My “pants” are short sweats, jockey shorts, or my firm, perky, naked butt.
3) When cooking, do you follow a recipe or do you wing it?
For new recipes, I follow the recipe carefully. Later, there’s no need to consult the recipe, as the dish has become an “old friend.” Variations are easy, too. It’s easy to substitute ingredients and scale the recipe for any number of eaters.
4) What is next for you after this book?
Next title is “Blazing Sandals: The True Adventures of Jesus.”
5) Last question. On a level of one being slightly naughty and ten being “whoo hoo steamy,” how would you rate your book?
Ten. No point being a woos about it. The words and action are, of course, there to build character and the plot.
It depends on the story, too. In my short story “The Lost Cymbal,” the only explicit expression is “nice tits.” In my current project, “The Nurse and the Earl,” the book is entirely about sex, food, and historical accuracy. Major sex acts are covered in detail. If I left sex out of a chapter, I made a mistake.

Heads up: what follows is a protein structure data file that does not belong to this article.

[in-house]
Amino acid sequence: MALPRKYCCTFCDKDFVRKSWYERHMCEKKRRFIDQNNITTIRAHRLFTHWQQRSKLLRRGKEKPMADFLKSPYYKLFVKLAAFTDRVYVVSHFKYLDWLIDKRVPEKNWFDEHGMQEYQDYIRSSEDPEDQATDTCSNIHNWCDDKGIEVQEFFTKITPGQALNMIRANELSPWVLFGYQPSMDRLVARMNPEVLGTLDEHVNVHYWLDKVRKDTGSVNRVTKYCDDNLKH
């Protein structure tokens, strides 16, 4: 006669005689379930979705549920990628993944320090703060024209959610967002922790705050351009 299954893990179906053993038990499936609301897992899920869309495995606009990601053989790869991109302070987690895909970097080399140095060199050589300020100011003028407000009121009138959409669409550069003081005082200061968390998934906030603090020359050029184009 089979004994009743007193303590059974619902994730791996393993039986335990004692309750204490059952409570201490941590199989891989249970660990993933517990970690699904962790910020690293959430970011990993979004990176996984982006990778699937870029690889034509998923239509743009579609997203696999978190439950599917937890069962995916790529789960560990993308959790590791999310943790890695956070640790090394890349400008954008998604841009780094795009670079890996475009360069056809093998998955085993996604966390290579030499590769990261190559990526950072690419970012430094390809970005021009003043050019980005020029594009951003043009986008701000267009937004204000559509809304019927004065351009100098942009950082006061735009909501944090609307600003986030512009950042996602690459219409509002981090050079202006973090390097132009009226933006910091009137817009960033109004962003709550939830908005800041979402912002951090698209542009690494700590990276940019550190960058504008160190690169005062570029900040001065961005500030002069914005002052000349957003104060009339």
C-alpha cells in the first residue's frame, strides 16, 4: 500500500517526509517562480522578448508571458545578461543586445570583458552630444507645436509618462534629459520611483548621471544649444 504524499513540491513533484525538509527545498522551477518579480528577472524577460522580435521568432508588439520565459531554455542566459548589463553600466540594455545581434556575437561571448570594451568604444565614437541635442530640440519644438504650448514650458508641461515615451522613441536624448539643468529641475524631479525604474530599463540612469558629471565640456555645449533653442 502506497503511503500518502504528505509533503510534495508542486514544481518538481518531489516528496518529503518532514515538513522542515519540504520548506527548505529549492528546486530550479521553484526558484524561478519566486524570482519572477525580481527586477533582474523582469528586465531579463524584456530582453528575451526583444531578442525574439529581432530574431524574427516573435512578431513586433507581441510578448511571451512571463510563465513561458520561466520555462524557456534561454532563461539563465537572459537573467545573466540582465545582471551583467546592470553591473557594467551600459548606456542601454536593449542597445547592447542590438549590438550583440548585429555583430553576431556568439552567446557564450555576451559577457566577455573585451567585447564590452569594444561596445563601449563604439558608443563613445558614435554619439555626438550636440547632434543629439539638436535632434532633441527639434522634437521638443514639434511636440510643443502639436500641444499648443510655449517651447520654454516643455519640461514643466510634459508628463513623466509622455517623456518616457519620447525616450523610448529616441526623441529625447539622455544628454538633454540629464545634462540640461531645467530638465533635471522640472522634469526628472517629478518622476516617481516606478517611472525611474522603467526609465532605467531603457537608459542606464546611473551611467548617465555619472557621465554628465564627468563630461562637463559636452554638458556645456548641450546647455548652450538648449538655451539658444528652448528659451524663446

NB: Former girlfriends have read drafts and approve.
It’s not always action. Language counts.
Meg: “Did you swallow the sausage?”
Patricia: “Did I swallow…? Oh, Meg! Of course I did. There was no better meal in southern England.”
Meg: “And so it is with me, my young dear. And so it will be tonight. Jack makes the kind of clotted cream you can’t get atop a scone.”
Patricia “I must tell you, I have never met a woman who bantered so. You are a delight!”